This website uses cookies to ensure you have the best experience. Learn more

Andersonville Civil War Prison Camp Essay

2099 words - 8 pages

Andersonville Prison Camp The American Civil War left behind a long list of controversies that even after well over a century still stir emotions and provoke debate. "No controversy ever evoked such emotions as the mutual recriminations between Northern and Southern partisans over the treatment of prisoners of war. To the end of their lives, ex-prisoners wrote books, appeared before Congressional committees, and addressed conventions of veterans to recount their adversities and to point accusing fingers at their cruel and conspiratorial enemy" (Hesseltine 5). Throughout the war approximately 193,743 Northerners and 219,865 Southerners were captured and confined. Over thirty thousand Union prisoners died in captivity and around thirteen thousand died in Andersonville alone (Davis 351).Historians continue researching this inhumane prison camp to reveal its facts and conditions. Andersonville was a small village in Sumter County, Georgia where Confederate captain W. Sidney Winder was sent in November of 1863 to assess the building of a new prison camp. In December 1863, Winder adopted the prison design and in January 1864 the slaves from local farms began the building of the prison ("Andersonville Civil War Prison"). Andersonville was a favorable prison location because of its deep South location, availability of fresh water, and its proximity to the Southwestern Railroad (Davis 351). The prison was designed to hold ten thousand prisoners in sixteen and a half acres of land. It was rectangular in shape and had a small creek flowing roughly through its center. The stockade enclosure was approximately one thousand and ten feet long and seven hundred and eighty feet wide. The walls were constructed of pine logs, cut square, then set vertically in a wall trench that was dug five feet deep. These poles were cut to a thickness of eight to twelve inches and placed right next to each other so no glimpse of the outside could be caught ("Andersonville Civil War Prison"). A light fence known as the deadline was erected approximately nineteen to twenty-five feet inside the stockade wall to keep prisoners from trying to escape. Anyone crossing this line was immediately shot by sentries who were posted at intervals around the stockade wall. Included in the construction were two gates which were placed along the West Stockade line. These gates were about thirty square feet and were built from massive timbers. They had heavy doors that opened into the prison on one side and outside on the other. Each gate also contained a door-sized entryway known as a wicket ("Letter From Georgia"). The population of Andersonville Prison continued to increase and by August there were over thirty-three thousand prisoners held there. As a result of the overpopulation a larger prison was necessary. The prison walls were extended six hundred and ten feet to the north, about ten acres, bringing the total prison area to twenty-six and a half acres...

Find Another Essay On Andersonville Civil War Prison Camp

Civil War Prison camps Essay

965 words - 4 pages Civil War Prison Camps It was 1864 when Horatio Kirkland Foote was taken to a prison camp. Horatio was taken to Andersonville which is located in south-west Georgia where within the 14 months that the prison was open over 45,000 other people were taken as well. Andersonville was the largest prison camp out of more than 150 recorded camps between both sides. When Horatio was at Andersonville, the conditions were vile along with all prison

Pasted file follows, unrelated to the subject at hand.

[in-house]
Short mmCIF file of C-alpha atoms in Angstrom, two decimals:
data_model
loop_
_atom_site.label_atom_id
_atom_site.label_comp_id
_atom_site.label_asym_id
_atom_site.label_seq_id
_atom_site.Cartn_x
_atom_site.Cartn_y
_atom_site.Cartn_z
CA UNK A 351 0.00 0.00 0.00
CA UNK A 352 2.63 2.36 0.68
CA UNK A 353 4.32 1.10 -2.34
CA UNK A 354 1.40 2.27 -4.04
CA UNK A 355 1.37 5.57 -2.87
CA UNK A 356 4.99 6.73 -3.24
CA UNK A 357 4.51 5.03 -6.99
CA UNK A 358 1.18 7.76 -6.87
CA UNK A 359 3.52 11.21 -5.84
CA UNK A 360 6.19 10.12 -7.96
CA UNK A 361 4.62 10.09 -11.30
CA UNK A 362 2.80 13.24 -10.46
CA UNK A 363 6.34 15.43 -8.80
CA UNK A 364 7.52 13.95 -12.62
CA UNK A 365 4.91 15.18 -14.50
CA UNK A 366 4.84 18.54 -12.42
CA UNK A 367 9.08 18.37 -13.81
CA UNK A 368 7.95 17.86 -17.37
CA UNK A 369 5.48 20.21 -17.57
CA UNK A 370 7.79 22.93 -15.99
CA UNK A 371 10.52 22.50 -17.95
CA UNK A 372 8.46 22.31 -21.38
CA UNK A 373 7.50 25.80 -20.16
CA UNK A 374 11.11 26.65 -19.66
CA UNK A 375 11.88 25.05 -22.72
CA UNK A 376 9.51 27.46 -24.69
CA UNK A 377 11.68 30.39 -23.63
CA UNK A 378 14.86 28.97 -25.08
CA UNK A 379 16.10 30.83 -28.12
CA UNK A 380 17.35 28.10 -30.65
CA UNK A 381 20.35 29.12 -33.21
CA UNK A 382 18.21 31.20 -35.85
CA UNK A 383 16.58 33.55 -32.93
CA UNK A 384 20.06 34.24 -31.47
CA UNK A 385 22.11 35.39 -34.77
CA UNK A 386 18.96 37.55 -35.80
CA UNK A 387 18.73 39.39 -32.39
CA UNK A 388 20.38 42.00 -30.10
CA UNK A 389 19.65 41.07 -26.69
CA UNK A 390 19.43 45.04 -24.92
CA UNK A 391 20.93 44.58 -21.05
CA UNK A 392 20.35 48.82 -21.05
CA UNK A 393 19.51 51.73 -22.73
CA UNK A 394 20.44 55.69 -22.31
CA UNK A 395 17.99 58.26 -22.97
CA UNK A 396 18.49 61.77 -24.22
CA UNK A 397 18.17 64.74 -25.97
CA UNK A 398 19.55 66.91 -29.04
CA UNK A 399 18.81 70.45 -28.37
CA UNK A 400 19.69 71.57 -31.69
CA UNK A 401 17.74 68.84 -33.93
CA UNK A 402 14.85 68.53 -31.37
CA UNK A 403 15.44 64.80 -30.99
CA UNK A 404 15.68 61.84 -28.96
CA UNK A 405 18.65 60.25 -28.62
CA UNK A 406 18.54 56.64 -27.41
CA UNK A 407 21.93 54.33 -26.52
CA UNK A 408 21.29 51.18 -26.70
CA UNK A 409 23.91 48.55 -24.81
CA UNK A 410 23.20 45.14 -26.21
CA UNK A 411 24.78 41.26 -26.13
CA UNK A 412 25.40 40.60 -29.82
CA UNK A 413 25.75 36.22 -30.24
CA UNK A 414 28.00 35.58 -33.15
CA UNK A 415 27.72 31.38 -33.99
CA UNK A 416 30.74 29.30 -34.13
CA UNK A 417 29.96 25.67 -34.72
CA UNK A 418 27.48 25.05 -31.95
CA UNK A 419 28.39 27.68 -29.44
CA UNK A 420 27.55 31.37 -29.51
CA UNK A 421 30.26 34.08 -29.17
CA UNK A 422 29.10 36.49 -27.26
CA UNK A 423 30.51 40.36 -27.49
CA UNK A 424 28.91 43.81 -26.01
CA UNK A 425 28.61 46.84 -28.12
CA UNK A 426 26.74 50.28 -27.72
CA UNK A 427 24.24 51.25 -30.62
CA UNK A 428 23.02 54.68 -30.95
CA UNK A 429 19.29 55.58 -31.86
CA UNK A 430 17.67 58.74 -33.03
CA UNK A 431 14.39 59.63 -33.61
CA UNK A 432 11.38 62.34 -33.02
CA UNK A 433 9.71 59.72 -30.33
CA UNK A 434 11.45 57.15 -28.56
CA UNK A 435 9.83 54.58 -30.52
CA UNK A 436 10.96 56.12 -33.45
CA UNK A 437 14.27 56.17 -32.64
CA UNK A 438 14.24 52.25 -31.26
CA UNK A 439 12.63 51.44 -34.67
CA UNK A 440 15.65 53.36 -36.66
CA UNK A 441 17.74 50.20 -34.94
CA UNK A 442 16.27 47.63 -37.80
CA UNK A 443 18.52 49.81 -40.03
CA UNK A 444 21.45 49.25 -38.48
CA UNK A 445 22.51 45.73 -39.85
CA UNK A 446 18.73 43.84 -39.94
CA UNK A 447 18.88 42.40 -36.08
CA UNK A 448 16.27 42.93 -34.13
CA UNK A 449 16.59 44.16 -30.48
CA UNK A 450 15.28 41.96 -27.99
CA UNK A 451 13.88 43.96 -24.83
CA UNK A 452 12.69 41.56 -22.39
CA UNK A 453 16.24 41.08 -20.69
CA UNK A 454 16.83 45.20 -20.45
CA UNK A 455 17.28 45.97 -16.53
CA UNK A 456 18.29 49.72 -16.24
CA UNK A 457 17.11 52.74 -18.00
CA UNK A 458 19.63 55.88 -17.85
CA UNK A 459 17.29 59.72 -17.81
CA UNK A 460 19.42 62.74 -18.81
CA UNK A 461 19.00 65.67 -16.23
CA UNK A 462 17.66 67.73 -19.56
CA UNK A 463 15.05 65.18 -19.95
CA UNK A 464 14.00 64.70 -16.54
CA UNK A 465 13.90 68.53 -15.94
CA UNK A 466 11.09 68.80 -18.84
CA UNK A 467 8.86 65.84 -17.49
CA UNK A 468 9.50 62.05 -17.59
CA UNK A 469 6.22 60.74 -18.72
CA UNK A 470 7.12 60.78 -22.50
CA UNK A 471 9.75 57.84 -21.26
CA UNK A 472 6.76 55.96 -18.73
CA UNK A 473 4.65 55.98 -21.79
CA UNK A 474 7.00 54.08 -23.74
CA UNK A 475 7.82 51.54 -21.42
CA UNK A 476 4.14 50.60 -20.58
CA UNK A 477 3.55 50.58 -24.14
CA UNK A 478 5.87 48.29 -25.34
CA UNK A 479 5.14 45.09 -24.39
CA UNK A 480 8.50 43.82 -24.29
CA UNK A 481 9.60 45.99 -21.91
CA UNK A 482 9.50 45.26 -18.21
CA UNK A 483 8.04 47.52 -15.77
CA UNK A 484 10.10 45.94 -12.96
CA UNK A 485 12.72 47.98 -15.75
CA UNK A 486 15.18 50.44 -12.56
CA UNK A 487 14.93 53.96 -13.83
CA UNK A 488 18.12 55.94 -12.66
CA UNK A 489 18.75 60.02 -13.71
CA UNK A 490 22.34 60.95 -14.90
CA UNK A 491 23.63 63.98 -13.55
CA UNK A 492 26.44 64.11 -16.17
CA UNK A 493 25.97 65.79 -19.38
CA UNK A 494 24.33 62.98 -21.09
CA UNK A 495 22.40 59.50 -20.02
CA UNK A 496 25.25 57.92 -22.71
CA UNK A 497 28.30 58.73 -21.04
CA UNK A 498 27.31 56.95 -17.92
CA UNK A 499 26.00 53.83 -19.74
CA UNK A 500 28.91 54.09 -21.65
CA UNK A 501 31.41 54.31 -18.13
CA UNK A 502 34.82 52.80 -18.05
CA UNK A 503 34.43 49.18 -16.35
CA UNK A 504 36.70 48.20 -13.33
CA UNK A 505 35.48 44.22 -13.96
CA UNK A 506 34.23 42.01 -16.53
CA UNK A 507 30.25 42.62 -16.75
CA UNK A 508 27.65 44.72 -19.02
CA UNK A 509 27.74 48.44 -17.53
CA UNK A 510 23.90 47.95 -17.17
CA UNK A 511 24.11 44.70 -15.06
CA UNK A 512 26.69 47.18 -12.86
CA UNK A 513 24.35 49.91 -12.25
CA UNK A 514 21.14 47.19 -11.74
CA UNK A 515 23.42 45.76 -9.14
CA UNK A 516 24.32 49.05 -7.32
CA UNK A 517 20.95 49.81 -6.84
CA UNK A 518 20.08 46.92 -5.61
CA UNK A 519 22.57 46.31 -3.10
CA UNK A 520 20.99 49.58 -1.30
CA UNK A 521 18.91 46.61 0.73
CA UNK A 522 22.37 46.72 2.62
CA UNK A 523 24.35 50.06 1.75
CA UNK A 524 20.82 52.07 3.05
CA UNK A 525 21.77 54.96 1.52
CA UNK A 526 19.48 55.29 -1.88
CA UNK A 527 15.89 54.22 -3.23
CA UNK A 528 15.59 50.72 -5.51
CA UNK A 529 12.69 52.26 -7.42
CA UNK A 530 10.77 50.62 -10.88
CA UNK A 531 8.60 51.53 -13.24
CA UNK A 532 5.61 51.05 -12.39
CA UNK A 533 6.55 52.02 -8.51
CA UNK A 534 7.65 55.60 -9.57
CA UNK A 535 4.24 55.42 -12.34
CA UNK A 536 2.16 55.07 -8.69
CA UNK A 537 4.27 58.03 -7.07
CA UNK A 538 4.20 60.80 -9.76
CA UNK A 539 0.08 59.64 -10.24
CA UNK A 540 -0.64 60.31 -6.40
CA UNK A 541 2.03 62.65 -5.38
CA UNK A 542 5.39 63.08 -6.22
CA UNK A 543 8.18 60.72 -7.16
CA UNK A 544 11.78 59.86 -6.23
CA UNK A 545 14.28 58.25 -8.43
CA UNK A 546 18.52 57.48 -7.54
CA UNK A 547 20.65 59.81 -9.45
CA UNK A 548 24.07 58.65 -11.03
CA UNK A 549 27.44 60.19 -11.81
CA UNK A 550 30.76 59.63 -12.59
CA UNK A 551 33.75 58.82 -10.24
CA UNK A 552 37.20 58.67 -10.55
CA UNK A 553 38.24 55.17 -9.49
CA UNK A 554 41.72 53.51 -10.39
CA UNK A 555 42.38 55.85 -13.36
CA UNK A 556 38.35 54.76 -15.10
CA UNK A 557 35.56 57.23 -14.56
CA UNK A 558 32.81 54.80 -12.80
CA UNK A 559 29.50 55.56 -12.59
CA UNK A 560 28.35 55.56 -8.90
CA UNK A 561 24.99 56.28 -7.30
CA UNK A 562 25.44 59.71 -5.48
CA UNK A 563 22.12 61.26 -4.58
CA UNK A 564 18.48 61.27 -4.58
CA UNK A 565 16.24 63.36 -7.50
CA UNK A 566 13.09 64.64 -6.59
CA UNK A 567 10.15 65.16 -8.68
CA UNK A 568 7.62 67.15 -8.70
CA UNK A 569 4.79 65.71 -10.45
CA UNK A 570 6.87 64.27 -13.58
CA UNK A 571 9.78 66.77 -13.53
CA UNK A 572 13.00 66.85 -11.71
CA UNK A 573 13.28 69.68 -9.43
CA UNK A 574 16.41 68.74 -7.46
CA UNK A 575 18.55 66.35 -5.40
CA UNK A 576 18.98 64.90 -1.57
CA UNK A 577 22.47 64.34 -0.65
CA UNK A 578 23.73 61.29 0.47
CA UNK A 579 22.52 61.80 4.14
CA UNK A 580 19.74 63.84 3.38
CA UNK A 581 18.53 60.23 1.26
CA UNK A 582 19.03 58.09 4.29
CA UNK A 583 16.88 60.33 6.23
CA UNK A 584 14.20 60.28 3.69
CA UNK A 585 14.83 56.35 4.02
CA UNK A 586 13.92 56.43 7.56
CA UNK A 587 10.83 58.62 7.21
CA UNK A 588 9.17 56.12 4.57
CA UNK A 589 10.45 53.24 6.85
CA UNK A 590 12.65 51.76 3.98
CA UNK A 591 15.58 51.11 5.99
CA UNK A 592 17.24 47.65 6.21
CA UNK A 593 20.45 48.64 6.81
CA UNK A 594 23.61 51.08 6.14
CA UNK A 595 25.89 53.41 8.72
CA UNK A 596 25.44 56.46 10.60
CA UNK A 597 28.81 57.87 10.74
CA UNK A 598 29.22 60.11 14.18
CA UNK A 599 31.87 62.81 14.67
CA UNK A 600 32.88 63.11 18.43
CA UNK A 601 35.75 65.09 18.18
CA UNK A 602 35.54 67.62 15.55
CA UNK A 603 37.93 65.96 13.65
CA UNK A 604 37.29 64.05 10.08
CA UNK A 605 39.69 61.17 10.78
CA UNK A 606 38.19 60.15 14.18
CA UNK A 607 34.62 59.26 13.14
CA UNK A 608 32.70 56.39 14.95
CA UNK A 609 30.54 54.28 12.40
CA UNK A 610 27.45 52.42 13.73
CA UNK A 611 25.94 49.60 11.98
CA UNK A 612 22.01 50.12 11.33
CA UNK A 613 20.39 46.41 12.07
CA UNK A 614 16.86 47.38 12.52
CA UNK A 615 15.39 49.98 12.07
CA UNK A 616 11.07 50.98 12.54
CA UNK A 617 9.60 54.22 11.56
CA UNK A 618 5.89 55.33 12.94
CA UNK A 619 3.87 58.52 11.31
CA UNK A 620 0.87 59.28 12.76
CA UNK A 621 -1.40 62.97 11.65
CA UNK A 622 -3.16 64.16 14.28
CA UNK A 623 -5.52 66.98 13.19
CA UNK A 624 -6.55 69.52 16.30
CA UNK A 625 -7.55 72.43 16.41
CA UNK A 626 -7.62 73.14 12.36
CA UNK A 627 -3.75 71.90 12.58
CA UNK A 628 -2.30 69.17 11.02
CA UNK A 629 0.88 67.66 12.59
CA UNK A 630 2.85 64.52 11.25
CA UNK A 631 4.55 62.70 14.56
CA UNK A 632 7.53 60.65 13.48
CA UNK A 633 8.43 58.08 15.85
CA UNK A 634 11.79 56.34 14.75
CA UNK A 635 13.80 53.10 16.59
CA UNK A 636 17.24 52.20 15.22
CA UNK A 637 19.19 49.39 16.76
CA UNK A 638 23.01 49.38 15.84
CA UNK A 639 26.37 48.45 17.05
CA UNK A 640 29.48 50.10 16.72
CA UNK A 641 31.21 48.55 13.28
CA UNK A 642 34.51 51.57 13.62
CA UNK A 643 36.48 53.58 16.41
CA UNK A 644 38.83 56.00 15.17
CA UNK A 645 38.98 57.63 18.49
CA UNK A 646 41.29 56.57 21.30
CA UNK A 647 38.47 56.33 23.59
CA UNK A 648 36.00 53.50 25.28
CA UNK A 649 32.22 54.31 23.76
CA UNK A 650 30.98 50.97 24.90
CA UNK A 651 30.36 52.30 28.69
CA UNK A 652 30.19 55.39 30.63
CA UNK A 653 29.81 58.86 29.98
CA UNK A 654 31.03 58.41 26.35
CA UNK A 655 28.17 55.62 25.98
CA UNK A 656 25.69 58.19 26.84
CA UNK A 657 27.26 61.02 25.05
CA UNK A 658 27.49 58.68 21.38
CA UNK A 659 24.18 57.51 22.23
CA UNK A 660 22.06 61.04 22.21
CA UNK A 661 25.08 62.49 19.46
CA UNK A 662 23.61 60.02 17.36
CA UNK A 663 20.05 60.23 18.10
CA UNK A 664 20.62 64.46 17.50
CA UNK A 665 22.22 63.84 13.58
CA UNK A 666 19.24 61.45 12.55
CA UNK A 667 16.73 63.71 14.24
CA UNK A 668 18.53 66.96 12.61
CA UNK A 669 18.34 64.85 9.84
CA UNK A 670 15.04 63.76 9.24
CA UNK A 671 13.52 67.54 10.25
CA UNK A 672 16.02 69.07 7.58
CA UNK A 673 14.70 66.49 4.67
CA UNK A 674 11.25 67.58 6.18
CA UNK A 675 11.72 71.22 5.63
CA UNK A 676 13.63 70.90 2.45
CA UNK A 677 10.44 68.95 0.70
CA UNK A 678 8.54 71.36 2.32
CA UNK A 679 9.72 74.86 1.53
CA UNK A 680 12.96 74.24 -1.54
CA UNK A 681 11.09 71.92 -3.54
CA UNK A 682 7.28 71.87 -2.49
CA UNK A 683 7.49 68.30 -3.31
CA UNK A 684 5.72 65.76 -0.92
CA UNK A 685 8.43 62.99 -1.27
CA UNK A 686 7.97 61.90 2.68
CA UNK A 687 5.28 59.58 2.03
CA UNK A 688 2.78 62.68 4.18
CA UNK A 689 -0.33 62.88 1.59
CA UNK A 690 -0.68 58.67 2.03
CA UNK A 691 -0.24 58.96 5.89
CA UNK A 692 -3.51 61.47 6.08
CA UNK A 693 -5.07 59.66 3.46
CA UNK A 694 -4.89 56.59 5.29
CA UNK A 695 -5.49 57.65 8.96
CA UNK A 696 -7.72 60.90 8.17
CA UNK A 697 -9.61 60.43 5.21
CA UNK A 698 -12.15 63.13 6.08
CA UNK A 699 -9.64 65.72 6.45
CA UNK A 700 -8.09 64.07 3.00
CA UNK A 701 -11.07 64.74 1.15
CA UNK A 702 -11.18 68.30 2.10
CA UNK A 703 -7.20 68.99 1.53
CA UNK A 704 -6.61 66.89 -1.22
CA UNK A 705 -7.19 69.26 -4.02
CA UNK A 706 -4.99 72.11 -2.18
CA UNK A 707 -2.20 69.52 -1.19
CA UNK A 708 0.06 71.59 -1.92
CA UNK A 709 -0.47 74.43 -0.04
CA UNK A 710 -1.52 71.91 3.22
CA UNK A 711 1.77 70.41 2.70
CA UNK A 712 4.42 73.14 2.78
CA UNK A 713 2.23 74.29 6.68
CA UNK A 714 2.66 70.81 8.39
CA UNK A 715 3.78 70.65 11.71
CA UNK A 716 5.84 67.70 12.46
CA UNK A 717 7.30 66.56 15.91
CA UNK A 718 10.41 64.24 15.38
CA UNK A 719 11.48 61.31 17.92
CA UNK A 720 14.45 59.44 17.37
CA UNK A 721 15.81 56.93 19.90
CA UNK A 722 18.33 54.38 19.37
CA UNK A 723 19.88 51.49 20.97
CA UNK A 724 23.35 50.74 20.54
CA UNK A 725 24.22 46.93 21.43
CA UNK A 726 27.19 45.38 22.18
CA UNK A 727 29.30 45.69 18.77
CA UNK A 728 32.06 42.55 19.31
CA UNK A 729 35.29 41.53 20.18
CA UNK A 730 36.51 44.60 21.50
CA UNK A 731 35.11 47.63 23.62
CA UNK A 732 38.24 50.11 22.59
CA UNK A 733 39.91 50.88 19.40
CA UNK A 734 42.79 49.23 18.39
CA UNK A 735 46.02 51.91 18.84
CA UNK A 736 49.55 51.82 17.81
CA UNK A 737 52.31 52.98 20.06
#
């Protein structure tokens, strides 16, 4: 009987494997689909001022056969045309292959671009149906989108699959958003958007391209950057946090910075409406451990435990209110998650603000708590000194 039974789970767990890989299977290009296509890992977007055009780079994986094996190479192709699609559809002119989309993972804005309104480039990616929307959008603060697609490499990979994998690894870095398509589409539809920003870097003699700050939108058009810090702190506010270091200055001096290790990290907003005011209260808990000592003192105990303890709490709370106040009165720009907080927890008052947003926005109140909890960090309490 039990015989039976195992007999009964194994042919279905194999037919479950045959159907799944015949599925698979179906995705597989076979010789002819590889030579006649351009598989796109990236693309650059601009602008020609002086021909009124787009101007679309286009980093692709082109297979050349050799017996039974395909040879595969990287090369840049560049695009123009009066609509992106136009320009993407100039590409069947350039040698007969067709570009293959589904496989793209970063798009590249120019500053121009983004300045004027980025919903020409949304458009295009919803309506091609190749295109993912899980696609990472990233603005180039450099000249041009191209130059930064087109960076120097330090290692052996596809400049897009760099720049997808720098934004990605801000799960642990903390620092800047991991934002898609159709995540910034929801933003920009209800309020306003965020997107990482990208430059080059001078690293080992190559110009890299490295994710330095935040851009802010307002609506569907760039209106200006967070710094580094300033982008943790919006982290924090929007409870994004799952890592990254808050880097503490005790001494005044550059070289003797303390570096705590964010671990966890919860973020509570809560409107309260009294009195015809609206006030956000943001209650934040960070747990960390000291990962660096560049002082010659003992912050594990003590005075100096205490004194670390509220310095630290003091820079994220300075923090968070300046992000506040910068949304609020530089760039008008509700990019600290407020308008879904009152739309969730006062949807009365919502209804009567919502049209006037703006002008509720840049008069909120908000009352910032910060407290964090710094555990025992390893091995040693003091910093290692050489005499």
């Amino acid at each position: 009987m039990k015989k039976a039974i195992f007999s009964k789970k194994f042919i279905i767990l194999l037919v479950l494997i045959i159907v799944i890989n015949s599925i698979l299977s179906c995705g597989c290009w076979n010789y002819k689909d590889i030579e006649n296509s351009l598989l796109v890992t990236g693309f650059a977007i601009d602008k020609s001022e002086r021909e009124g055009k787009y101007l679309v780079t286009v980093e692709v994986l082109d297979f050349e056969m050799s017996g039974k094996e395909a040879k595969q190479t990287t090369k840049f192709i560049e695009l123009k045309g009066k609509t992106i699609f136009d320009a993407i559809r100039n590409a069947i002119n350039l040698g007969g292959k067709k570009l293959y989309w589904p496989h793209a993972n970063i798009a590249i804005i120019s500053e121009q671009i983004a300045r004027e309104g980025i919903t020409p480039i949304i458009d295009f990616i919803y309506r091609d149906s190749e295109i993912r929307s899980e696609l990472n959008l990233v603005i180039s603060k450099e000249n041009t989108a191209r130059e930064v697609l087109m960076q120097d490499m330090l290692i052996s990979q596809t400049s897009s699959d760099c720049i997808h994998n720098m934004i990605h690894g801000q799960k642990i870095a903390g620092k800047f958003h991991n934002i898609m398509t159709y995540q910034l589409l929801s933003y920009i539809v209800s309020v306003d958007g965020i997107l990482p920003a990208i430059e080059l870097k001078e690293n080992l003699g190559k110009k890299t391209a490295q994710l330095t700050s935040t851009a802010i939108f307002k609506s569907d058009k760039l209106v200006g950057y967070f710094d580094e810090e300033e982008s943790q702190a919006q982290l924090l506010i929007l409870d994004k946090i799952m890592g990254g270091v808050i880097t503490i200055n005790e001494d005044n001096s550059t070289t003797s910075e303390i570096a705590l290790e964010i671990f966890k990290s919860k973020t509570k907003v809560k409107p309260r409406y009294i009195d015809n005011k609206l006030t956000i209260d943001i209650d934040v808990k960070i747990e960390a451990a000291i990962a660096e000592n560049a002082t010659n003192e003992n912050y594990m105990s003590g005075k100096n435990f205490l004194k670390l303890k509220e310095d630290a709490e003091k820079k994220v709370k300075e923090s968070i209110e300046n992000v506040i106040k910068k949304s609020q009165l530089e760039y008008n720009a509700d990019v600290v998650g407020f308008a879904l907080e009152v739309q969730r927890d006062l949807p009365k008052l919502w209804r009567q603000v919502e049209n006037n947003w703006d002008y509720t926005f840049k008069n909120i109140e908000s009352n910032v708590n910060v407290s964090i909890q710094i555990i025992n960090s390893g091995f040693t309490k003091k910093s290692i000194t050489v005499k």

Andersonville Raiders Civil War Essay

567 words - 2 pages Andersonville Raiders Andersonville Prison was known by many as "The Hell on Earth." Although the prison was only built to hold 10,000 prisoners, over 30,000 prisoners were packed in there. This caused a shortage in food and water. Because of this, a band of thieves and thugs began to form. They were known as the "Andersonville Raiders." The Raiders performed a plethora of heartless actions while being held at the prison. Very few

Why the prison camps during the American Civil war were so terrible

1110 words - 4 pages The prison camps of the American Civil War were terrible due to the falling apart of prisoner exchange programs, the decline of paroles available for officers, and poor war strategies by both sides. Camps were scattered across the country in both the North and the South. The best known of the Union camps were; Fortress Monroe, Virginia; Ohio State Penitentiary, Ohio and point Lookout, Maryland. The better known of the Confederate camps were


1732 words - 7 pages Confederate military from February 1864 to April 1865. The official name of the prison was Camp Sumter, but the prison is now commenly called Andersonville ("Andersonville" Andersonville). Andersonville was the largest of all Confederate prisons during the Civil War. Andersonville was constructed during the early portion of 1864 near the town of Andersonville, Georgia. Andersonville started out as sixteen and half acres of land. In June of 1864 the

History of Andersonville Prison

4587 words - 18 pages war camp that housed more then forty thousand Union soldiers (Hillstrom 499). At Andersonville and under the orders of Henry Wirz, twelve thousand prisoners died of diseases and hunger, making the prison the most notorious during the Civil War. In November 1865, Wirz was hanged by the federal government for crimes committed at Andersonville. He was the only official executed for his actions during the Civil War. Heinrich Hartmann Wirz was born